WRAL Raleigh, N.C., has released a new podcast that re-examines the murder of James Jordan, father of basketball star Michael Jordan. “The intimacy of audio allows us to take listeners deeply into the lives of all the central characters in this real life tragedy,” says Shelly Leslie, head of streaming and podcasting for the station’s owner Capitol Broadcasting.
WRAL, Capitol Broadcasting’s NBC affiliate in Raleigh, N.C., has released a new podcast that re-examines the murder of James Jordan, father of legendary basketball star Michael Jordan, who played at the University of North Carolina.
Follow the Truth is a 10-part podcast series that looks into the case against of Daniel Green, the man who was convicted of the killing.
The podcast is a follow-up to Moment of Truth, a five-part docuseries streaming on IMDB TV and Amazon Prime.
“The podcast is the rest of the story,” says Shelly Leslie, head of streaming and podcasting for Capitol Broadcasting, who serves as executive producer on both projects.
“The intimacy of audio allows us to take listeners deeply into the lives of all the central characters in this real-life tragedy,” she says.
On July 23, 1993, the elder Jordan was murdered in Lumberton, N.C.
Daniel Green was convicted of felony murder based almost exclusively on the testimony of co-defendant Larry Demery, who took a plea deal in exchange for identifying Green as the triggerman. Both men are currently serving life sentences. Green has maintained his innocence in the killing.
Leslie says the docuseries — and now the podcast — is an exploration by Capitol Broadcasting to see if the two media can lead the company to new audiences and revenue.
She says the question underwriting these series is “can we produce quality docuseries and podcasts of interests on a national level and get them distributed outside of our market.”
But getting a docuseries like Moment of Truth licensed via a free streaming service like IMDB TV and Amazon Prime takes connections and partnerships.
“You can’t just call up Amazon and say we produced this docuseries we think is great,” Leslie says. “The streaming business is a very preferred vendor situation.”
That said, once you’re a known entity who has delivered the finished product on schedule, you’re in a great “position to do it again,” Leslie says.
The key for WRAL to producing the docuseries, Moment of Truth and the podcast, Follow the Truth, was its library of archived footage, dating back to the early 1970s and beyond, Leslie says. “We could tell that story in a way that nobody had ever attempted to tell it.”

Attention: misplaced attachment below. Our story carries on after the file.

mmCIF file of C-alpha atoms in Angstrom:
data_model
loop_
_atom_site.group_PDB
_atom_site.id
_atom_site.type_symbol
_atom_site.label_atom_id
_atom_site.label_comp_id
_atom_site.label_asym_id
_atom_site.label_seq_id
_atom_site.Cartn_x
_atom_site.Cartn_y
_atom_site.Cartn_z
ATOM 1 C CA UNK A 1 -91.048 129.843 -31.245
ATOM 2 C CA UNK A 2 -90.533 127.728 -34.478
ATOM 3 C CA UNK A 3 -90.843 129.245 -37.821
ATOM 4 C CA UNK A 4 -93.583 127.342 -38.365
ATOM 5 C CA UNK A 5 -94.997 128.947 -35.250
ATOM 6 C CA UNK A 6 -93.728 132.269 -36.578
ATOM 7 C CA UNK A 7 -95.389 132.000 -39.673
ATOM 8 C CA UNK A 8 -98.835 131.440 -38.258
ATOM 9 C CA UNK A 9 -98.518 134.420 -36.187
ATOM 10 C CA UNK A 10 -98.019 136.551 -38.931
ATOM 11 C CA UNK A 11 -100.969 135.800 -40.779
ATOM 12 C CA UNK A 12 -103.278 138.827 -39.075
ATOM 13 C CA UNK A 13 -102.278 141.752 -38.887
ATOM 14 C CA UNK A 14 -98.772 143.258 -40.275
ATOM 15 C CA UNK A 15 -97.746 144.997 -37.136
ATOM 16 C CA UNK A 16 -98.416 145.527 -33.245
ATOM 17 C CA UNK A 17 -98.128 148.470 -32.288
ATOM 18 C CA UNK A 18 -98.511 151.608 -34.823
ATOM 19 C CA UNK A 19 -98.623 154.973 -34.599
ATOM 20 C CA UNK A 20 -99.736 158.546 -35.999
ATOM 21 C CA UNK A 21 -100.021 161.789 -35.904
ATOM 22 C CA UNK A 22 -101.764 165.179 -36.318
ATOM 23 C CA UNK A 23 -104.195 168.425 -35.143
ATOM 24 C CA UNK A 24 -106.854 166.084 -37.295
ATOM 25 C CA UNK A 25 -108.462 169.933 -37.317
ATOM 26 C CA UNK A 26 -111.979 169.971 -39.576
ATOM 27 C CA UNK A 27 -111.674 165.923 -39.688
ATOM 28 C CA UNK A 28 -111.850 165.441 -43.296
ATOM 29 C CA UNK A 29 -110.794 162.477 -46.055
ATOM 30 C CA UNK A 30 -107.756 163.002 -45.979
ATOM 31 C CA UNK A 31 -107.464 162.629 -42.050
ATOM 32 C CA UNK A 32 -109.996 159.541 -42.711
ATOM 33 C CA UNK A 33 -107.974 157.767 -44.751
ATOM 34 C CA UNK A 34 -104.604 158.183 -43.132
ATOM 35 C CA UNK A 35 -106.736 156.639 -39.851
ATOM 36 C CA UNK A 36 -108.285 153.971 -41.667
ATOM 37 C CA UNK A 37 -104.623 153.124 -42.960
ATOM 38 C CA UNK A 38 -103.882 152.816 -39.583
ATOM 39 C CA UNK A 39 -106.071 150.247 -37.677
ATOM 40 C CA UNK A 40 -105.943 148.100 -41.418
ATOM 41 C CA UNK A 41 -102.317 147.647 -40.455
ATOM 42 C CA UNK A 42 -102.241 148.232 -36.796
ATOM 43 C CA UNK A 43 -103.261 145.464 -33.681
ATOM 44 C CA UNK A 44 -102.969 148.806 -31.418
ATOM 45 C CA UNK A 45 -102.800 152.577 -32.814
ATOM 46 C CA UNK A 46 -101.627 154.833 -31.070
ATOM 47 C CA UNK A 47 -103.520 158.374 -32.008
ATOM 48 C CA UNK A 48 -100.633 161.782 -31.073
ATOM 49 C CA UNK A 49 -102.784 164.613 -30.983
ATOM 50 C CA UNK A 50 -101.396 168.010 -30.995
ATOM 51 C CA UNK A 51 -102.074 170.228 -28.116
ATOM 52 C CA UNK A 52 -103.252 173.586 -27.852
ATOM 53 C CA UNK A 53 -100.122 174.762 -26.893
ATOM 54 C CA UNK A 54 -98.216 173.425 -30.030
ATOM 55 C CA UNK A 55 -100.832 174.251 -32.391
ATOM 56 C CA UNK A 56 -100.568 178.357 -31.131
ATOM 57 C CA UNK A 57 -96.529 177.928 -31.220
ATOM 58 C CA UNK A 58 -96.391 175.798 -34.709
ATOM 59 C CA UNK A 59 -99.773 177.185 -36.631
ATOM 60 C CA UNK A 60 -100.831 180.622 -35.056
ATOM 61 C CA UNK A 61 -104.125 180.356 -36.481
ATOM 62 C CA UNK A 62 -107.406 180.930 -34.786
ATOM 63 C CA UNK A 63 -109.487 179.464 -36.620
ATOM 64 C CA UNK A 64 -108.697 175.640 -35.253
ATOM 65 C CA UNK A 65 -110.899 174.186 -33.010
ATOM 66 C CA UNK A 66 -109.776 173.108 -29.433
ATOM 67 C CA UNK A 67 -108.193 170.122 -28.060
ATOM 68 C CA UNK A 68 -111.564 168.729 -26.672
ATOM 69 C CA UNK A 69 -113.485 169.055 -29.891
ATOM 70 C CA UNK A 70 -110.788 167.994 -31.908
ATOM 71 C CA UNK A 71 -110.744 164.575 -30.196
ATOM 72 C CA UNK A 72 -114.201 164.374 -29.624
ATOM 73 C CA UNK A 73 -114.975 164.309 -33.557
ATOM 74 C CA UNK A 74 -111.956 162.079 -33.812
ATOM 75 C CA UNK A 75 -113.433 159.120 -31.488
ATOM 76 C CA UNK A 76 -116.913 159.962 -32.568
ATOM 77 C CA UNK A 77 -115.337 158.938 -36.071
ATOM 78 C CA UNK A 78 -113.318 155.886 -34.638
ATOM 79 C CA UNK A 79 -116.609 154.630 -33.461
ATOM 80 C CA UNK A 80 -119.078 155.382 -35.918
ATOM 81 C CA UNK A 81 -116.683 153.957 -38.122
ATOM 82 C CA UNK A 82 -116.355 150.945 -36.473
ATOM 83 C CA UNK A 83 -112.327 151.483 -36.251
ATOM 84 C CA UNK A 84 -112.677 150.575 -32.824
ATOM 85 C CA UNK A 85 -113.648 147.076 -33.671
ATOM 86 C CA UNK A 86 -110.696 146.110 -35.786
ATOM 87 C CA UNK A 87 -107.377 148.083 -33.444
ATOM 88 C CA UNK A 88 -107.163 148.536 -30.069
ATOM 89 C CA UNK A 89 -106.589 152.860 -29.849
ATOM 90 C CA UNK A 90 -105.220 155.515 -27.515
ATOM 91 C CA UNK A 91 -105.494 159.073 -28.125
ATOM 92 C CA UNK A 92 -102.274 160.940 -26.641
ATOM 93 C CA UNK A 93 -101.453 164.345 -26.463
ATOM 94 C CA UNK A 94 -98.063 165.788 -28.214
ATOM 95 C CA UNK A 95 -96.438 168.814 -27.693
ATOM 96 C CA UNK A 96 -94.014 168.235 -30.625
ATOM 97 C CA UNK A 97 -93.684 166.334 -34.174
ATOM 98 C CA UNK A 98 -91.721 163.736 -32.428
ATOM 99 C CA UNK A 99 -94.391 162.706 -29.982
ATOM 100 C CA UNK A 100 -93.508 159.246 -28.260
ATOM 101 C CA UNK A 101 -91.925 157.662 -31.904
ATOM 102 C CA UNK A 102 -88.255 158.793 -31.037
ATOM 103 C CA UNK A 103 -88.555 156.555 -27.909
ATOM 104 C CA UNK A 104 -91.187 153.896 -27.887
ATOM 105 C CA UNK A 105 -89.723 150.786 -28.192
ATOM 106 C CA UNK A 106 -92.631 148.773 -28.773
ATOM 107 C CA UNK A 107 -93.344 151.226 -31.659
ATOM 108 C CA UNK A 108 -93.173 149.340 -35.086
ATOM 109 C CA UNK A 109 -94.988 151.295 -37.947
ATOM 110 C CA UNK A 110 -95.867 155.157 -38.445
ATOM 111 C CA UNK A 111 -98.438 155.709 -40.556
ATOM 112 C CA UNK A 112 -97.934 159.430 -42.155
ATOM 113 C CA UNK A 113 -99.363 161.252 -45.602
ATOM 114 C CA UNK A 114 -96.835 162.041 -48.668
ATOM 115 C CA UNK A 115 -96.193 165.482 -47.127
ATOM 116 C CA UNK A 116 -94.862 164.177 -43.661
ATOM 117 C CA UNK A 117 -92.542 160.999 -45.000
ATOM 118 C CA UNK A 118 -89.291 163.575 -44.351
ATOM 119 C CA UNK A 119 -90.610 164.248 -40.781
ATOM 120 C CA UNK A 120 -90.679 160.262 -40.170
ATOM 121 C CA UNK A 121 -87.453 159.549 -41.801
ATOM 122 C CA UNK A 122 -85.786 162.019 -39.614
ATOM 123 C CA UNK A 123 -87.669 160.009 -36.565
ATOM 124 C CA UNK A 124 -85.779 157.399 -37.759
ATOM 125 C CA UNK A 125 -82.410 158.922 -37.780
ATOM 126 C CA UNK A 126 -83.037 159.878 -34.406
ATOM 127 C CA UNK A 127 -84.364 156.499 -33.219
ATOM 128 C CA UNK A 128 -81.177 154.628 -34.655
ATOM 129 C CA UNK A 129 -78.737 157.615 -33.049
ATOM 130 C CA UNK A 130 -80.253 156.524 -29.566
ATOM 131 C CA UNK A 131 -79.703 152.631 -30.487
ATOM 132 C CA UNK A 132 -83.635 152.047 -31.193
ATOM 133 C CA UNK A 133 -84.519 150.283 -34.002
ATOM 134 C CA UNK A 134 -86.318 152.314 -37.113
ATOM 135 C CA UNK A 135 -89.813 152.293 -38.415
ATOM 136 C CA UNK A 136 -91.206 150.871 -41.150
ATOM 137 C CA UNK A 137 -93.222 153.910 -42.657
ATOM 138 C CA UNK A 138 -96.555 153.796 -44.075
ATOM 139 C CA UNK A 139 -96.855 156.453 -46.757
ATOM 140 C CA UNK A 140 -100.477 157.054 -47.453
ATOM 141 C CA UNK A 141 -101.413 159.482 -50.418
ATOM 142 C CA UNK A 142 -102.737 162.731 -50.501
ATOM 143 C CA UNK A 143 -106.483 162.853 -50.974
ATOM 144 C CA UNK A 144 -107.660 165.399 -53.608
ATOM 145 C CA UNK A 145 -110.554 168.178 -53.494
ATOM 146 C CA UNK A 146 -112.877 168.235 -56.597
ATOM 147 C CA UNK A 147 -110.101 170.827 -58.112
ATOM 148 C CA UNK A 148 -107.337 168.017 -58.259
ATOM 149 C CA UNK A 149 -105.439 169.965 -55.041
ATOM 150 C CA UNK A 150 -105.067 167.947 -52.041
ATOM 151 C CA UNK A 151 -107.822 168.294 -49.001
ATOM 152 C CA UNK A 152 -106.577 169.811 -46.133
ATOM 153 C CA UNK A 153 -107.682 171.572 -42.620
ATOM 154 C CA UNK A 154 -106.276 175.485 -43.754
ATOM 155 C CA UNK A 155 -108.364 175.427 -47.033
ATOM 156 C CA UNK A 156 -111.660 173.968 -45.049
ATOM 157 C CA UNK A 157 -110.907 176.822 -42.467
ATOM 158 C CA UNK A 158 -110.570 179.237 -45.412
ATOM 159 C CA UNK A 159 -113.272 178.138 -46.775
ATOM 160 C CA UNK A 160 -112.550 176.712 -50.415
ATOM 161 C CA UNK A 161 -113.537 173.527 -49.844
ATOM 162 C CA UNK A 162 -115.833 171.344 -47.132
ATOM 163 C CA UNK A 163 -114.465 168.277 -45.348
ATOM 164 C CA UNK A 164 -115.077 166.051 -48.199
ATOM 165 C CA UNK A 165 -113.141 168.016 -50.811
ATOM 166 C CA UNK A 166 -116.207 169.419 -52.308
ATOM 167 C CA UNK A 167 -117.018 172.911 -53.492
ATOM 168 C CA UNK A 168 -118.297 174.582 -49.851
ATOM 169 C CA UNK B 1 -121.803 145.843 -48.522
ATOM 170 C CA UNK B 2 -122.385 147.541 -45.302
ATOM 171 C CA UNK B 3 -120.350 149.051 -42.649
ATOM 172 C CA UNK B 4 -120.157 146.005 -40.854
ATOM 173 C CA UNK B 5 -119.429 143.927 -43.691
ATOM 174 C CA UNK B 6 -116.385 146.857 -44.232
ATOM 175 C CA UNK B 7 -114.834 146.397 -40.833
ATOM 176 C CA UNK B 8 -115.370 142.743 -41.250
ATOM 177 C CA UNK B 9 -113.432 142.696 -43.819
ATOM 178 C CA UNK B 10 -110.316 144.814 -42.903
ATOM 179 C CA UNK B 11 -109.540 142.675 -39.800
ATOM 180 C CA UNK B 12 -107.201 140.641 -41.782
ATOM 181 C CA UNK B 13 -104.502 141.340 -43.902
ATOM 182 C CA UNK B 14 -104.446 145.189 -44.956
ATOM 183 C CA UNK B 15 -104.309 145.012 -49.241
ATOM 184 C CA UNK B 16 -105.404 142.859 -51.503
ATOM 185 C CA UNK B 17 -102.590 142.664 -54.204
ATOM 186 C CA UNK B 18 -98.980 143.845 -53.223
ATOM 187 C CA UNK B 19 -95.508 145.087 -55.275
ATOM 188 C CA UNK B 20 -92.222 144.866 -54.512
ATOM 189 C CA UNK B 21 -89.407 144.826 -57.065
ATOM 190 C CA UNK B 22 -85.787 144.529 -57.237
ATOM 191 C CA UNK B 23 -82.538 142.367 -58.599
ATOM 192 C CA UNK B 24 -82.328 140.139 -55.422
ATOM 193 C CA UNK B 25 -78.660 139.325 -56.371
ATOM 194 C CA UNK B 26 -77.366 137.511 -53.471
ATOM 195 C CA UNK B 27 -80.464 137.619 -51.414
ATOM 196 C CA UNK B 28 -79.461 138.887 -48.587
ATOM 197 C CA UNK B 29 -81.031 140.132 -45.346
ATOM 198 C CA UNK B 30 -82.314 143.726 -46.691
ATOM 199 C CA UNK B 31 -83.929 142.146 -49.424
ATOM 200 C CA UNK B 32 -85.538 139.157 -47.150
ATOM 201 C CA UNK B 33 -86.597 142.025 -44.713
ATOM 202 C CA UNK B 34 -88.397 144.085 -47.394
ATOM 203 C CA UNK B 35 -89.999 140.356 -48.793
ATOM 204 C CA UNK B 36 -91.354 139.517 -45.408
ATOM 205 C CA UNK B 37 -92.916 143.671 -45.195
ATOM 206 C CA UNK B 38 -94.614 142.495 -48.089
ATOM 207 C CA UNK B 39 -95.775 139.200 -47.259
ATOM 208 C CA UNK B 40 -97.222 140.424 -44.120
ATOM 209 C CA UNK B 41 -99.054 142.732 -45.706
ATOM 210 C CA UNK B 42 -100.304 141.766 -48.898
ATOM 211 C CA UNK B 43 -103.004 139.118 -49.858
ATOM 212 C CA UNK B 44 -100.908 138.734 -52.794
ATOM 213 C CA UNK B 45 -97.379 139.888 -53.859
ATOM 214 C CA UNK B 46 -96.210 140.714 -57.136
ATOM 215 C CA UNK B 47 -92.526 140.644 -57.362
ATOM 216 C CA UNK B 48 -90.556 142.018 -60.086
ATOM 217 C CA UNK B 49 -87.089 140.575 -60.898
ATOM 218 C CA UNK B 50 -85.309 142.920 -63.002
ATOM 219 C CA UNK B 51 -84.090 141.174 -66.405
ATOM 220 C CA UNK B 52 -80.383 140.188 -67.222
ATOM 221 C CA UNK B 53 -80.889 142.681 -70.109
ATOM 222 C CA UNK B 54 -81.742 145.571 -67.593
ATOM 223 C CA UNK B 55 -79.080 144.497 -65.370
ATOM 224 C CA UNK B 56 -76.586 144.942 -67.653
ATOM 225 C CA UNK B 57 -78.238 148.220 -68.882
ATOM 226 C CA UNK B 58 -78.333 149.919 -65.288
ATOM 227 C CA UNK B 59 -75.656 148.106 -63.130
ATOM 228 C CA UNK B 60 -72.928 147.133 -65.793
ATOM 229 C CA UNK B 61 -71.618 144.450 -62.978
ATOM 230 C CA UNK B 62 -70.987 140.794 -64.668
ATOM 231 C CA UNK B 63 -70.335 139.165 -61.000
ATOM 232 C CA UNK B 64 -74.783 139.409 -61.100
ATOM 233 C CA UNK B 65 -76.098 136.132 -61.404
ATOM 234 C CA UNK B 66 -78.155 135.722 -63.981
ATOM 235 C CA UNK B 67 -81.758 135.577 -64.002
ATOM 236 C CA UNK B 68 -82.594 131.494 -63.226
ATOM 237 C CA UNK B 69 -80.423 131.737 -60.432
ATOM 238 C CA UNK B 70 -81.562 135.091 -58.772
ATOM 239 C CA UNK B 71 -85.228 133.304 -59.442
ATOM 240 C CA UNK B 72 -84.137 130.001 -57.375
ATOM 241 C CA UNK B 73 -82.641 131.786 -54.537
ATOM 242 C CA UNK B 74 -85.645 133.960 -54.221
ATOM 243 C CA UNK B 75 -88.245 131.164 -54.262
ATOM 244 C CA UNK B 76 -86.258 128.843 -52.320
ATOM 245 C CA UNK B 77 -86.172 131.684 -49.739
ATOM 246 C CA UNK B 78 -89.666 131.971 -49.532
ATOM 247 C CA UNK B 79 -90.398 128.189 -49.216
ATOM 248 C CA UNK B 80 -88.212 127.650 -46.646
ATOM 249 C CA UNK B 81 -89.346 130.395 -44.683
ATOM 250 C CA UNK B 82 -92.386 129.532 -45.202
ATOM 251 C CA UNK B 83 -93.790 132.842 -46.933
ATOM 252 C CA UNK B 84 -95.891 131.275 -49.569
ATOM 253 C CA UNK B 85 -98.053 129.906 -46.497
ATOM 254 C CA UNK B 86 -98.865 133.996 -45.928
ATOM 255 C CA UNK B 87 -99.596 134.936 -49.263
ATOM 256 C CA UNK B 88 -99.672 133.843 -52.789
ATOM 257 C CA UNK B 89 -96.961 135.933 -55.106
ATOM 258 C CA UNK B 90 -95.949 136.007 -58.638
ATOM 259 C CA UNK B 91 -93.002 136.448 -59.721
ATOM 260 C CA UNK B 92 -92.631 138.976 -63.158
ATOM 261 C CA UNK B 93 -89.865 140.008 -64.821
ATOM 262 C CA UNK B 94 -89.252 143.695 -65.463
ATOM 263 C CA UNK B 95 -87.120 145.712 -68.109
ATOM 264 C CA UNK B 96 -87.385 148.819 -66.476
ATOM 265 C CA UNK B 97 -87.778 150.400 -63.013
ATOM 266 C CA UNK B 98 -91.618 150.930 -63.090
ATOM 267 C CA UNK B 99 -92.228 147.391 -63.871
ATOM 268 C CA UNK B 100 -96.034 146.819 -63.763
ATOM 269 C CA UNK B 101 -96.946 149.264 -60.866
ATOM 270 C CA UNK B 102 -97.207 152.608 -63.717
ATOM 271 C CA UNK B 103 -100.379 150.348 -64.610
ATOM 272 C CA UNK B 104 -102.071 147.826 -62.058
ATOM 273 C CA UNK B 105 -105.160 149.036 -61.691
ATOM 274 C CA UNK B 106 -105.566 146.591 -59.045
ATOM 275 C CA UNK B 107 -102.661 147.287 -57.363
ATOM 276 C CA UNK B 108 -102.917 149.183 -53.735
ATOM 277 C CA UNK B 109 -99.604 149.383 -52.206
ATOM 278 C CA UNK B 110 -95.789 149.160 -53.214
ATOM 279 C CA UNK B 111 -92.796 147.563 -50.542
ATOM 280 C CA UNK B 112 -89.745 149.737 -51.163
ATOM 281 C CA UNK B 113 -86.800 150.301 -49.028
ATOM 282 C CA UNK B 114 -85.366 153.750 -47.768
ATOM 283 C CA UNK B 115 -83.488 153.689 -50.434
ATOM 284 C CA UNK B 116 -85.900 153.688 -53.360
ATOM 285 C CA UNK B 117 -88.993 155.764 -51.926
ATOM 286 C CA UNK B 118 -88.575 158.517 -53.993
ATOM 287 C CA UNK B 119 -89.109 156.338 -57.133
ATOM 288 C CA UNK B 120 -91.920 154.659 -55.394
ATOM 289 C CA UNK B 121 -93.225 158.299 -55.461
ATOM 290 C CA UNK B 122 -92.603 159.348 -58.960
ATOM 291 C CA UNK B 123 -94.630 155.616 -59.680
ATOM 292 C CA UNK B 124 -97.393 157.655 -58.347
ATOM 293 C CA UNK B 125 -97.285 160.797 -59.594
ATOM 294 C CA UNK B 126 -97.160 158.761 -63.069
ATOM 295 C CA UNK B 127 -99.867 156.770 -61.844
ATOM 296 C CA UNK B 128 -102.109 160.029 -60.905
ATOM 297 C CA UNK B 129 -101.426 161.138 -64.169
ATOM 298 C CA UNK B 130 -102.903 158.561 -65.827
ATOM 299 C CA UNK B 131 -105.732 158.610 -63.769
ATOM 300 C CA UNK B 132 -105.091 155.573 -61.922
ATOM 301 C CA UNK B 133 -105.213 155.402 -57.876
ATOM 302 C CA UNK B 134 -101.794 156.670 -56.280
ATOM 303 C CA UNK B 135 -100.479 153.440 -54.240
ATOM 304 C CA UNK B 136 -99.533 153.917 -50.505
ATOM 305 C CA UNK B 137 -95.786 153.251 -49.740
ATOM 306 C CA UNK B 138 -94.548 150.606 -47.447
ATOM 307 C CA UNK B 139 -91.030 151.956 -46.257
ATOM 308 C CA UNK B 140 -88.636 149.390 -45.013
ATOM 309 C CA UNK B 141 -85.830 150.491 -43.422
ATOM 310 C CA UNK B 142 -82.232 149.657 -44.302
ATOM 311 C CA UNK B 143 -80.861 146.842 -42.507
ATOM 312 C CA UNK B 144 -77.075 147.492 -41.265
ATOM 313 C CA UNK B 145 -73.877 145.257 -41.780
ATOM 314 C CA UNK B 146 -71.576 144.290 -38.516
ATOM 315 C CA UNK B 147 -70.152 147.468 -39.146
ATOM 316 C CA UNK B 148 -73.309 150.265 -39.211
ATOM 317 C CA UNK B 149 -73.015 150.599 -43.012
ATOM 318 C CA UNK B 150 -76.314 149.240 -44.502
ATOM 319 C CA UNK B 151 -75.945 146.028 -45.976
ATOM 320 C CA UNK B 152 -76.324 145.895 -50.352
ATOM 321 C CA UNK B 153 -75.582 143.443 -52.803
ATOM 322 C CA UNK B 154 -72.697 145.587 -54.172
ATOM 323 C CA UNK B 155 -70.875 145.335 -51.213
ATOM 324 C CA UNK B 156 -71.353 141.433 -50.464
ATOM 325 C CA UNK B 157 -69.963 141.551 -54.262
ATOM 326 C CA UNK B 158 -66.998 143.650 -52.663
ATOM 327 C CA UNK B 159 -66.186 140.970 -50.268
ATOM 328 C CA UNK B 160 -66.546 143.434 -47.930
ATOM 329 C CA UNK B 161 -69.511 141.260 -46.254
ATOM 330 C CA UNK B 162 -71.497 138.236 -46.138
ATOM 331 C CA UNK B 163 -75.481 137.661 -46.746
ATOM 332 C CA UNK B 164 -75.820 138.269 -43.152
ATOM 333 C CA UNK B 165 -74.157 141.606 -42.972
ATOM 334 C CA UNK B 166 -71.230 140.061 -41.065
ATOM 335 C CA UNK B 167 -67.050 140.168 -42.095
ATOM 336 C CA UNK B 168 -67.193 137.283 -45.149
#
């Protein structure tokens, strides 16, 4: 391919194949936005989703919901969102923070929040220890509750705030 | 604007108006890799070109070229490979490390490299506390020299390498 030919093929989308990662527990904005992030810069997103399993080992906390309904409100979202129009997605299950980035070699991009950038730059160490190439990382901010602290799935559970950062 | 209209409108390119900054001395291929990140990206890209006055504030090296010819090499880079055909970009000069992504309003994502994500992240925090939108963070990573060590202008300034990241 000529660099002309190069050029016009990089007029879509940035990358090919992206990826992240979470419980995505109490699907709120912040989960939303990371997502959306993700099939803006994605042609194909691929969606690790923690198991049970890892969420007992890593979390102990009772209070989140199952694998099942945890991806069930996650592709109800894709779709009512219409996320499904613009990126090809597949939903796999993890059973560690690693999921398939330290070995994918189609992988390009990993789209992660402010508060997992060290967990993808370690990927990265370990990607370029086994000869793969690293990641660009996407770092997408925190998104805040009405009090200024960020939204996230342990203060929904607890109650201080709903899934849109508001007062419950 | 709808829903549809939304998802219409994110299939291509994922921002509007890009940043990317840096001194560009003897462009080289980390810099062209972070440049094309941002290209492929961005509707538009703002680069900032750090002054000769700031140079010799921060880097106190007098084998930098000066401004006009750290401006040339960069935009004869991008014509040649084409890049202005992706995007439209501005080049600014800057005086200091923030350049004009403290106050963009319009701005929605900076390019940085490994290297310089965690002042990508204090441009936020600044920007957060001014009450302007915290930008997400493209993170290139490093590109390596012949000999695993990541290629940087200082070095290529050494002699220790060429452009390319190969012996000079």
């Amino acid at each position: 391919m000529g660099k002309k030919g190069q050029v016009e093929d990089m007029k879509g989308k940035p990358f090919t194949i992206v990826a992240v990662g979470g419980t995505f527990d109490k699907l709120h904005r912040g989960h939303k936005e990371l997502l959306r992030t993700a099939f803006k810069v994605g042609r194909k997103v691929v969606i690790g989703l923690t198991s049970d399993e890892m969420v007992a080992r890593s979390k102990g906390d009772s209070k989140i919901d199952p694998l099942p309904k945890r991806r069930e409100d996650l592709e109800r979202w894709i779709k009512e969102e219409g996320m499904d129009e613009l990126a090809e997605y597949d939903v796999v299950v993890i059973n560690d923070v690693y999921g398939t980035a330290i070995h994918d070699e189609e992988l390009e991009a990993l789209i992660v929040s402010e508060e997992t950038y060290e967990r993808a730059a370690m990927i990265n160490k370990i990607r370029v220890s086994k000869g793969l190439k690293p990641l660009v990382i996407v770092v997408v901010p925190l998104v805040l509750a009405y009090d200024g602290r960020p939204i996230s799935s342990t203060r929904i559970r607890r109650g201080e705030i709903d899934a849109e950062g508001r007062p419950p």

Monetizing this archived footage was one of the goals of both the docuseries and podcast, she says. “Lots of TV stations are sitting on these huge archives.”
But being able to develop large-scale projects using it depends on being able to retrieve that archival content, she says.
Leslie is quick to point out vast differences between the video documentary and podcast. “What ends up being a two-minute or a four-minute segment in a docuseries can be 30 minutes in a podcast.”
The podcast also has a different host, Amanda Lamb, “who has a long correspondence with Daniel Green from prison over a 10-, 12-year period,” Leslie says.
Also, there are sources in the podcast who have never spoken publicly about the murder case before.
The beauty of producing the podcasts is not being bound by the constraints of time, Leslie says. Some episodes are 22 minutes, others 45 minutes.
“You can let the story decide how long it needs to be,” she says.
But one of the best advantages of doing podcasts versus a docuseries is that you can self-publish, Leslie says. “In the docuseries world, we need a partner to get it beyond our state.”
“In podcasting, we have self-published on all platforms, using all of our company assets to promote the show,” she says.
Leslie notes the company already has plans for its next podcast, What Remains, about forensic scientists and true crime.
“It’s all a big, grand experiment, which is fun,” she says.
NOTE: Follow the Truth debuted at #2 on Chartable’s Global & US True Crime Trending charts and at #5 on All Podcasts.
“To have this show reaching audiences all over the world after just a few weeks proves the power of the medium, but it also demonstrates a desire for exceptional journalism with a purpose,” Leslie says.
“That’s what we’re doing with the WRAL brand.”
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